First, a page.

Senate Want to Bypass Caller ID Block to Trace Bomb Threat to Jewish Community Center in 11 States
U.S. Senator Charles Schumer, a Democrat from New Jersey wants to waive caller ID privacy law. On Monday, Feb. 27, simultaneous bomb threat were made to Jewish Community Centers in 11 states, and Schumer wanted to give them ability to track the callers.
Schumer wrote a letter to chairman of the Federal Communications Commission Ajit Pai to request the waiving of caller ID privacy rules, according to Ars Technica. In his letter, Shumer very concerned with the bomb threat to Jewish Community Centers in 11 states, namely Alabama, Delaware, Florida, Indiana, Maryland, Michigan, New Jersey, New York, North Carolina, Pennsylvania, and Virginia.
The bomb threat has increased concern of the rising antisemitism in United States. Schumer also pointed out this fact in his letter to the FCC.
"Since the beginning of 2017, there have been 69 incidents at 54 JCCs in 27 states, “ Schumer wrote. He also reported there is also one incident in Canada. He also wrote, "Monday’s incident makes this the fifth wave of threats in the past two months."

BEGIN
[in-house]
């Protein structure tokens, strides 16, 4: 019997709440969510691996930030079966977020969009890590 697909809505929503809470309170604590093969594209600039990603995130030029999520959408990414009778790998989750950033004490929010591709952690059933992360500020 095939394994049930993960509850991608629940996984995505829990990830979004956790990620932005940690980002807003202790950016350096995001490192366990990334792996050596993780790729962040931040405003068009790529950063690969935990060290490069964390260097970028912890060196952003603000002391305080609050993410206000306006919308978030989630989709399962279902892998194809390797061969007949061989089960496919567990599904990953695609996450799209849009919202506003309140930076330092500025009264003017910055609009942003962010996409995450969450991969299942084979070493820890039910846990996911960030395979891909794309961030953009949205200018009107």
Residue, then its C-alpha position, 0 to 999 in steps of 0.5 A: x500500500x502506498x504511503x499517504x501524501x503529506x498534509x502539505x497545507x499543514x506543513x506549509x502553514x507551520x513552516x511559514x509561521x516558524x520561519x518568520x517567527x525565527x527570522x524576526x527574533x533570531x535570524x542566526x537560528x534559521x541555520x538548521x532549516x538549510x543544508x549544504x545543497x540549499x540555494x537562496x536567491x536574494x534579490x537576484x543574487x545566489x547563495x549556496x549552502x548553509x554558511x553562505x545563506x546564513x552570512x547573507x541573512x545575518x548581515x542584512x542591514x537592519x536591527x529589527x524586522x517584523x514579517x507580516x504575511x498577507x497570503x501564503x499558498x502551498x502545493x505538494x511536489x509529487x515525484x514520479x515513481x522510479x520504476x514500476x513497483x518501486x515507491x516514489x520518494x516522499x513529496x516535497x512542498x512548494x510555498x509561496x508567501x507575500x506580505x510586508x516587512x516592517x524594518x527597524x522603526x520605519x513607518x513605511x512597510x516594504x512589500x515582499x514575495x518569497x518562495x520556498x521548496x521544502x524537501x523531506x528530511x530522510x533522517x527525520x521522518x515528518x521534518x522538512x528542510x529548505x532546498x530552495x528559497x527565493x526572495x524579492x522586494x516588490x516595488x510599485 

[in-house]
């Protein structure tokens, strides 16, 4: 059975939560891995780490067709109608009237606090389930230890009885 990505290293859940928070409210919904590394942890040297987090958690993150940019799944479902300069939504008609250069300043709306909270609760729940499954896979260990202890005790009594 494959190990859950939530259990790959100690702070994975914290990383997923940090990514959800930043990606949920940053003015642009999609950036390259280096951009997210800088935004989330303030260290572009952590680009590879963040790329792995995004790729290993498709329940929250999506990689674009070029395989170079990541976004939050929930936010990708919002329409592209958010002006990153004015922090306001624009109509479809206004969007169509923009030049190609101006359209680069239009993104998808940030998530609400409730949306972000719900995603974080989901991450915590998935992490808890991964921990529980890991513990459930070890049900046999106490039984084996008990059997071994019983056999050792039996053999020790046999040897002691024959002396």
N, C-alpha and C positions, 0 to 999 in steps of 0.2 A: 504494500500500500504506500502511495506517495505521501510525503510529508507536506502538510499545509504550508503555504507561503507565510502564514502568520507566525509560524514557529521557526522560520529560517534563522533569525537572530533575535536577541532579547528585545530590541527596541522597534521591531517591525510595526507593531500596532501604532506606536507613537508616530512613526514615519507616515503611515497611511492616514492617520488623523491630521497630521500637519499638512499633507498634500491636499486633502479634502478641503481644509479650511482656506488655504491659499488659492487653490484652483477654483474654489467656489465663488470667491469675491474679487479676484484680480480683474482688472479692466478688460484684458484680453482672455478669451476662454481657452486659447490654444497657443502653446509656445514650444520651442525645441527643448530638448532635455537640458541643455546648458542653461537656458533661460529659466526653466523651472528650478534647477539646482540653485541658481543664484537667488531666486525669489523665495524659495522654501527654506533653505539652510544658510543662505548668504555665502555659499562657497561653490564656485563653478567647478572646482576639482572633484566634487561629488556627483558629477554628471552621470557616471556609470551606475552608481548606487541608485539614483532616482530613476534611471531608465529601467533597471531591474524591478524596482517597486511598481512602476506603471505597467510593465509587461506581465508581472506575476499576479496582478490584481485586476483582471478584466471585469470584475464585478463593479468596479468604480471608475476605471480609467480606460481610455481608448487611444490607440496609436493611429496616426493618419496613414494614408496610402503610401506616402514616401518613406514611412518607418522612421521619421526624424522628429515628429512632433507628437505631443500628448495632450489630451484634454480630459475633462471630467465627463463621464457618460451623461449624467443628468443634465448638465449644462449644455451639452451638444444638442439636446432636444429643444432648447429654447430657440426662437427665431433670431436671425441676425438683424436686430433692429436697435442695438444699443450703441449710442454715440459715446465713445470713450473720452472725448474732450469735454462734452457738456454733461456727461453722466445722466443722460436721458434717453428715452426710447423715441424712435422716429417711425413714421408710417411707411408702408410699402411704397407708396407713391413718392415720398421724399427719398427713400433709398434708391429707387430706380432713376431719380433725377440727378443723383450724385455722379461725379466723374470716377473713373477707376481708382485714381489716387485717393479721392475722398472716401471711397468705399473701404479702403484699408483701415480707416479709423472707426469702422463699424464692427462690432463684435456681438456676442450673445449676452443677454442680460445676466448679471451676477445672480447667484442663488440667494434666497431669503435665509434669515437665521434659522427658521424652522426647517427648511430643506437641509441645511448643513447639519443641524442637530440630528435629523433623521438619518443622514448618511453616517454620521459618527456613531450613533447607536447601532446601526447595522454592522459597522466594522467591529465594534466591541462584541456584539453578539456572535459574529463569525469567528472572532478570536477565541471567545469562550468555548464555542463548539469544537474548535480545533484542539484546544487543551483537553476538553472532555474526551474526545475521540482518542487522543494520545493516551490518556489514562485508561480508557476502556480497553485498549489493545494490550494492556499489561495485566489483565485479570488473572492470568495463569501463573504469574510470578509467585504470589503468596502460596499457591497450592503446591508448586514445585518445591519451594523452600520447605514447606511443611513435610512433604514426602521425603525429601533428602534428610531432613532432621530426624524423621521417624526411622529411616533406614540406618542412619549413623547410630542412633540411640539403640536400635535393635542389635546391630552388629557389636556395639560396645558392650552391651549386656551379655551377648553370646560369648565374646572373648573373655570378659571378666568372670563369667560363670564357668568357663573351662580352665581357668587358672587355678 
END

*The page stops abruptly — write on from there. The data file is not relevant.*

According to Wayne Allen Root in his column at the FOX News, attack on the Jewish community was initiated before President Trump took the office. It began when the U.S. government under Obama allowed United Nations and its antisemit representative to condemn the state of Israel during his last days of presidency in December last year.
This was the first time in U.S. history, the president and his administration allowed United Nations to deny the legitimacy of the state of Israel, the long time U.S. ally in the Middle East. Afterward, attack to the Jewish Community Center and Jewish cemetery in U.S. has escalated. Senator Schumer also took note of the escalating threat of antisemitism in North America after the United Nation resolution was issued.
Watch the report from ABC News regarding the bomb threats targeted JCCs in 11 states below: